It's a divisive disease in which the luxuries of food, of space, of transport (I had one rural friend who drove 30 miles to get to her nearest supermarket only to find it emptied - and had to drive another 40 miles to get to the next one - so £10 in petrol before she'd even started), of public transport, of food availability, of access to health services, or disease clusters.

I have family who have evacuated from southeast England to the Northumberland boondocks because of being vulnerable ( basically they get it = they die ) and sharing a house with their doctor son who is working in critical care unit without adequate protective equipment - you will get coronavirus they were told a couple of weeks ago.



And now the lockdown has begun. So the shops I mentioned earlier all have instore customer limits in place. The allotments are packed with people doing the only outdoor thing that is allowed, and a general air of being on the beach as the sea goes out during high tide holds us all in a state of unpleasant anticipation.

I wonder how this will develop. My Italian friend in Venice tell me that the restrictions will get tighter and tighter as the deaths rise, as the intensive care units fill, as the coffins overflow. They also tell me  how the old are still going outside, the trip to the shop their only outlet from the confines of their flats. And that makes me wonder about the intersection of  covid-19, class, morality and the privilege of space will all conspire against the poorest and most vulnerable. And how they will be blamed for their misfortune (they already are). And how money can buy you space or find you space, and keep you fed and make life possibly quite pleasant during what is a very difficult time - unless of course it stops being pleasant, then, well then.

I wonder how people will cope with this lockdown in a multi-occupancy flat - or room. How will you manage for 3 months if you're living in a single room? Which you can't afford to pay the rent for? Or with four kids and a shitty husband whose only saving grace is he's away at work most of the day. it's quite beyond me. And the weather's good now. What happens when it starts pissing it down with rain again. Will that make it better or worse.

I have no idea. All I do know is I'm not really in control of my thoughts right now, I don't think anyone is. I feel like I'm being blustered along like a rogue tumbleweed on a gust of coronavirus madness, a series of stone cold certainties mixed with inconsistent messages and a sense of nearing mortalities. I wonder what I'll be thinking  in one week, in two weeks, in three weeks... as the claustrophobia overwhelms, as bodies start to pile and the hunger starts to bite.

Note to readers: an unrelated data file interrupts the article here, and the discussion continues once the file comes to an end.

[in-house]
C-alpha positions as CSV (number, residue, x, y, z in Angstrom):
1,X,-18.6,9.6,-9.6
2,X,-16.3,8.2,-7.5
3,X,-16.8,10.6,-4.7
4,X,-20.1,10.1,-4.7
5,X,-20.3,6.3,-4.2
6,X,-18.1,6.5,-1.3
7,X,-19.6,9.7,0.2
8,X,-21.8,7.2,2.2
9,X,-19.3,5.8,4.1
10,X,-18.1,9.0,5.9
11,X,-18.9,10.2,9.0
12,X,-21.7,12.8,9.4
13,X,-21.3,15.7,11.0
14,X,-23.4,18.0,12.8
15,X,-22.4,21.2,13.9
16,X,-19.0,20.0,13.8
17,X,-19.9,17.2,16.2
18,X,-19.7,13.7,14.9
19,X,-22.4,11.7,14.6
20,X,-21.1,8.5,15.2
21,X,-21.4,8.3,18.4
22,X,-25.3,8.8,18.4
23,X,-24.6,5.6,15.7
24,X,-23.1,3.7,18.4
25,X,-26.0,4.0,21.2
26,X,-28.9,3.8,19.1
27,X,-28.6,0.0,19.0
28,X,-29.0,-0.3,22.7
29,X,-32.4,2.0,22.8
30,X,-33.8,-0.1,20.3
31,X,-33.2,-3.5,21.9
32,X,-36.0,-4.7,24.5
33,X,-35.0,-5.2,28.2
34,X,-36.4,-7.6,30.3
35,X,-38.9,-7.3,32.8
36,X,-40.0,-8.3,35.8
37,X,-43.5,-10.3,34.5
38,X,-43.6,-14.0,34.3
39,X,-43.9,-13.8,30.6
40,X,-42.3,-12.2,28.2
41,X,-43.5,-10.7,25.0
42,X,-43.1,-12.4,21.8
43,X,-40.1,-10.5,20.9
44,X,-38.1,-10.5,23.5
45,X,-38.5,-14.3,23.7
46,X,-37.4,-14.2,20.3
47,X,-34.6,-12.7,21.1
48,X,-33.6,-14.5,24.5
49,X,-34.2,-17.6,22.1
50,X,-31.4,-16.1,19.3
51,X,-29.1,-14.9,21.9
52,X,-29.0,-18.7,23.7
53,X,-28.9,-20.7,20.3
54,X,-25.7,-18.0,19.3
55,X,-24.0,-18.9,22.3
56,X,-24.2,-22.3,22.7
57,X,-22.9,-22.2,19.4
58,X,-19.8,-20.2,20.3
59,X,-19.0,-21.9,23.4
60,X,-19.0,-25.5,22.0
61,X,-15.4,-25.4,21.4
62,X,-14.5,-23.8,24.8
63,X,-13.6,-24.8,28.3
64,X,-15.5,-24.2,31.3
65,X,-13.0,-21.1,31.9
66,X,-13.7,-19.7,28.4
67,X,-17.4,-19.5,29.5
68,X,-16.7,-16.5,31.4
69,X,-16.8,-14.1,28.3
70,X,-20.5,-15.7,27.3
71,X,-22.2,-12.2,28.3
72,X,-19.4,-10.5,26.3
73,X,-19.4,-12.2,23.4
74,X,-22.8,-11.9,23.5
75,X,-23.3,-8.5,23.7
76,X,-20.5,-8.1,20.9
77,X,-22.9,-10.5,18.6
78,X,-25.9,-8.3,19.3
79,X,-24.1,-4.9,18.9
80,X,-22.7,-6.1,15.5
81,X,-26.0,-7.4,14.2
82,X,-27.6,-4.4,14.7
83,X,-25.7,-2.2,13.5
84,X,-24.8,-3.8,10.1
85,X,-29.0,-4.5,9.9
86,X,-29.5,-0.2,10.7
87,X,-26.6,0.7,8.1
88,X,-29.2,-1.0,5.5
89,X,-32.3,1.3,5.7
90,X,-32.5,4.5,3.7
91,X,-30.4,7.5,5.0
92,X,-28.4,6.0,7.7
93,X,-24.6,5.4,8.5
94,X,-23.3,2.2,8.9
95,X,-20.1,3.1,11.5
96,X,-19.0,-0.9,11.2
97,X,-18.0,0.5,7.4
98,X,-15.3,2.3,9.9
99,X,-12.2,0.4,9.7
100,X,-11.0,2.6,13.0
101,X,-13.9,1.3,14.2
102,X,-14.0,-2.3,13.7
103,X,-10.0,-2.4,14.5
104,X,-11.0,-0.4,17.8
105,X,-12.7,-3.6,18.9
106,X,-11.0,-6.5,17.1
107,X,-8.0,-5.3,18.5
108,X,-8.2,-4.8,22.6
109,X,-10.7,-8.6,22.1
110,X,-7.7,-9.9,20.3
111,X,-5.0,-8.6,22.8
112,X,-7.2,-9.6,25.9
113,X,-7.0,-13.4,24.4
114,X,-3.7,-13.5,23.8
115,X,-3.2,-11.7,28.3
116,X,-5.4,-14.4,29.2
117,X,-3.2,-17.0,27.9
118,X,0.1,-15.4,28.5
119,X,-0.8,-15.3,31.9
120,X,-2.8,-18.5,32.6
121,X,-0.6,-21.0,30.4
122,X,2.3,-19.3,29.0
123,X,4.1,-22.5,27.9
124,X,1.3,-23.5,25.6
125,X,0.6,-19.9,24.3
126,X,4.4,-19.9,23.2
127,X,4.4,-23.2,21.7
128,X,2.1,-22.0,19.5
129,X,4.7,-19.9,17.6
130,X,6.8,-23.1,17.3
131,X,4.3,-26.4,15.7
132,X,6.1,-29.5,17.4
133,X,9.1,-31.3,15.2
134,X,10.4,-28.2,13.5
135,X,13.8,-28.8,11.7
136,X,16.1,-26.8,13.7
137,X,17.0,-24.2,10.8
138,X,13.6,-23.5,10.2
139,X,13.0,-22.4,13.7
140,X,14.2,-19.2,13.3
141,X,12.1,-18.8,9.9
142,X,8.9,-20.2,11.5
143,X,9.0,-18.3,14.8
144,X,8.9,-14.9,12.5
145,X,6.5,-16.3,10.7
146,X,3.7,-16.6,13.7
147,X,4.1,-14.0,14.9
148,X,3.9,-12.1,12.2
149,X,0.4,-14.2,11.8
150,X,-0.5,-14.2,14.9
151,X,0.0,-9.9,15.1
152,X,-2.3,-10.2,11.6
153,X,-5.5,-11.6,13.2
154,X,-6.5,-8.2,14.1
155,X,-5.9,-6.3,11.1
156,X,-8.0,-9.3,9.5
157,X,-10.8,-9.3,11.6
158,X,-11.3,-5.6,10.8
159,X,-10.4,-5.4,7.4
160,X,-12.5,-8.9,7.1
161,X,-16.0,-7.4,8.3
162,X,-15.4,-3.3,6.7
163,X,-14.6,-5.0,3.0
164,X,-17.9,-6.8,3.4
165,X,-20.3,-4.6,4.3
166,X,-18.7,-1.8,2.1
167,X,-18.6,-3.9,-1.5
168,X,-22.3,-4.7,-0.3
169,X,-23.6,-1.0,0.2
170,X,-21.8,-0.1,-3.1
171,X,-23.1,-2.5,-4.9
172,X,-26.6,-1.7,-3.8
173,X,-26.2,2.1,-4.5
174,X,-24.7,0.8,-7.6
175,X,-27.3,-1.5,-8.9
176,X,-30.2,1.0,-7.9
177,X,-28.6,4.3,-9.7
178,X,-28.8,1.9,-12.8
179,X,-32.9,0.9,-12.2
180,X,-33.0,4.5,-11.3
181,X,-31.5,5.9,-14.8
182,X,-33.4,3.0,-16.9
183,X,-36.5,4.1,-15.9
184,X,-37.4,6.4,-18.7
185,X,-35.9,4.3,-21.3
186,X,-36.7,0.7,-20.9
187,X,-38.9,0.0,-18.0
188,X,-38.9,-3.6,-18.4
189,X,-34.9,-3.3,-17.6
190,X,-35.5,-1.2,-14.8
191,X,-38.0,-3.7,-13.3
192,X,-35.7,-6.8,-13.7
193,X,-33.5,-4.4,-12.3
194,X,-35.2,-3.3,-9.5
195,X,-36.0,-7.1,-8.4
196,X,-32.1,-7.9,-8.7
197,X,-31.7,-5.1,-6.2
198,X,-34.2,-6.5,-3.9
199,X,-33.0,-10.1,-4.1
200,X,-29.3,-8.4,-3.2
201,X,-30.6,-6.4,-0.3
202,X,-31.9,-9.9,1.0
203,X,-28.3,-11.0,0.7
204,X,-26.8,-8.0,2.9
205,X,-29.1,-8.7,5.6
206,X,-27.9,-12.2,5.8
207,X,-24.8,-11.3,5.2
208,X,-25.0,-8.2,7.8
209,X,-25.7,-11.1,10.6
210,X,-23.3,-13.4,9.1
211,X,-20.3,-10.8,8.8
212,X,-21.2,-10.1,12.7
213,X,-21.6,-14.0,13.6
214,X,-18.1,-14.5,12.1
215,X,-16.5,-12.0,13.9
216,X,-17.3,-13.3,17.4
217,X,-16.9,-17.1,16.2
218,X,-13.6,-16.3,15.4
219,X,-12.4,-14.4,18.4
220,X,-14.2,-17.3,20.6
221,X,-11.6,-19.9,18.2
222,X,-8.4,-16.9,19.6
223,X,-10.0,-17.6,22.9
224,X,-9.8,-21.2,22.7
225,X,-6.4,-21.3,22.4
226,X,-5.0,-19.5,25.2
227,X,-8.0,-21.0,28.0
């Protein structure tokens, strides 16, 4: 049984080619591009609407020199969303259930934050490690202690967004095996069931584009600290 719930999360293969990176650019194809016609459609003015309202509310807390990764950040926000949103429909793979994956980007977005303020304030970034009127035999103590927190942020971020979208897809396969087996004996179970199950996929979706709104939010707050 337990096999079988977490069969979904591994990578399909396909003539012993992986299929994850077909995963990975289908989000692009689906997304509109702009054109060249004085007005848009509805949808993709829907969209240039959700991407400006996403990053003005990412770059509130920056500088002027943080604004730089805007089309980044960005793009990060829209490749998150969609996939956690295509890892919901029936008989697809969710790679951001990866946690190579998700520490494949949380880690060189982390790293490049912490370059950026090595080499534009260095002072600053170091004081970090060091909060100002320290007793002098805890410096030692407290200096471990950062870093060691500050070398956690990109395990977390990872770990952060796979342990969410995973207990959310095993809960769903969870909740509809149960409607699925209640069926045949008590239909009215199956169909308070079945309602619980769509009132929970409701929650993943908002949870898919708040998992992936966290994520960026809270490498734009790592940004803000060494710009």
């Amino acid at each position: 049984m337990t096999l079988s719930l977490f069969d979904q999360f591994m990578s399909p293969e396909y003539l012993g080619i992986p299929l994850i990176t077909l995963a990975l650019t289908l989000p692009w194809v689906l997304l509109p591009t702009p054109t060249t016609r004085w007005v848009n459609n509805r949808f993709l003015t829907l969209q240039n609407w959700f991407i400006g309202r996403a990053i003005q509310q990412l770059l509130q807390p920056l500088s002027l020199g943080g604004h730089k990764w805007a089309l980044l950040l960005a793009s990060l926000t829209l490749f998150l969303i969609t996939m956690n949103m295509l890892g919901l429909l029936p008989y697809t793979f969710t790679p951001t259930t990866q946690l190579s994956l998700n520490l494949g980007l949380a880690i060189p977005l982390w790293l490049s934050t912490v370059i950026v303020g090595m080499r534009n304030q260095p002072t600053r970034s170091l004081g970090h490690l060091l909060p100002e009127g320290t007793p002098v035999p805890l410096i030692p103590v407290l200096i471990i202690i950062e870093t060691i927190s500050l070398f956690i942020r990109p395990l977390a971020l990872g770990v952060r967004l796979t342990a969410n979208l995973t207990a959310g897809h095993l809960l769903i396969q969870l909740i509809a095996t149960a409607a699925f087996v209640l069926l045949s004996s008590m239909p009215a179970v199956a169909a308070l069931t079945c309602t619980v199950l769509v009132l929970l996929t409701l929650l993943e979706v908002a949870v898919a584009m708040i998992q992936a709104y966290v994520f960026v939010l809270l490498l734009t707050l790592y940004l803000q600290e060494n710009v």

.







Monday, 23 March 2020

Madmen Wallpaper


We'll be spending a lot of time looking at walls for the next few weeks so here's a wallpaper post. I don't think I've done one before - a Siskind, Twombly overlap might be nice - but I've looked at a lot of photobooks where wallpaper is a key element, maybe too much of one sometimes. And  Ioana Marinca has her brilliant Yellow Wallpaper project developing.

My wallpaper obsession is the one you see above. I keep on seeing it everywhere and it gets me so excited. The first time I saw this wallpaper was in the Winding House Museum with Jesse Alexander.

But then I saw it again and again, most recently in Madmen the other day (I came late to the series). I saw it and went 'fucking hell, they copied that from the Winding House. !' Which they didn't because the Madmen version probably came first in 2012, but who knows.

It gives me a strange thrill every time I see it whether it's in a museum, in a newspaper, at a student exhibiton, or on TV. It is shorthand in the UK for the 1970s, but in Madmen it's the late 1960s.

So there's a mining museum (Winding House), there's Brian Clough (football manager in drama from the mid-1970s), there's Nigella Lawson (cook), there's Len Goodman (Strictly Come Dancing), and there's a Bristol sofa warehouse - which is using it as a statement block in direct reference to Madmen and so is culturally on the button.

Did anyone ever have this wallpaper in real life? Does anyone have it now? Who designed it? Such are the questions I ask myself as we start the descent into  coronavirus lockdown.

And there we go - it's Trippy Wallpaper, designed by Graham and Brown in the UK (which is why it's in all those places) and it used to cost around £50 a roll but doesn't seem to be available.







Wednesday, 18 March 2020

If there's a photographer there, the MPs will get confused and vote the wrong way.









                           Mark Duffy cover pages - copyright Mark Duffy


For a break from Coronavirus, here is the absolutely fascinating case of Mark Duffy. Duffy was the House of Commons photographer during the height of the Brexit negotiations (happening a year ago this month - what happy days they were). You'll have seen his images across social media, and spread across the front pages of newspapers around the world.

He was an in-house photographer who also had an arts practice, one that linked in to Brexit. It was a practice that, together with the publicity his in-house images brought, led to him being subjected to gagging orders, disciplinary proceedings, dismissal for bringing the house into disrepute, and a morning raid by black-clad police officers.

                                      The image that saw Duffy accused of bringing the Houses of Parliament into disrepute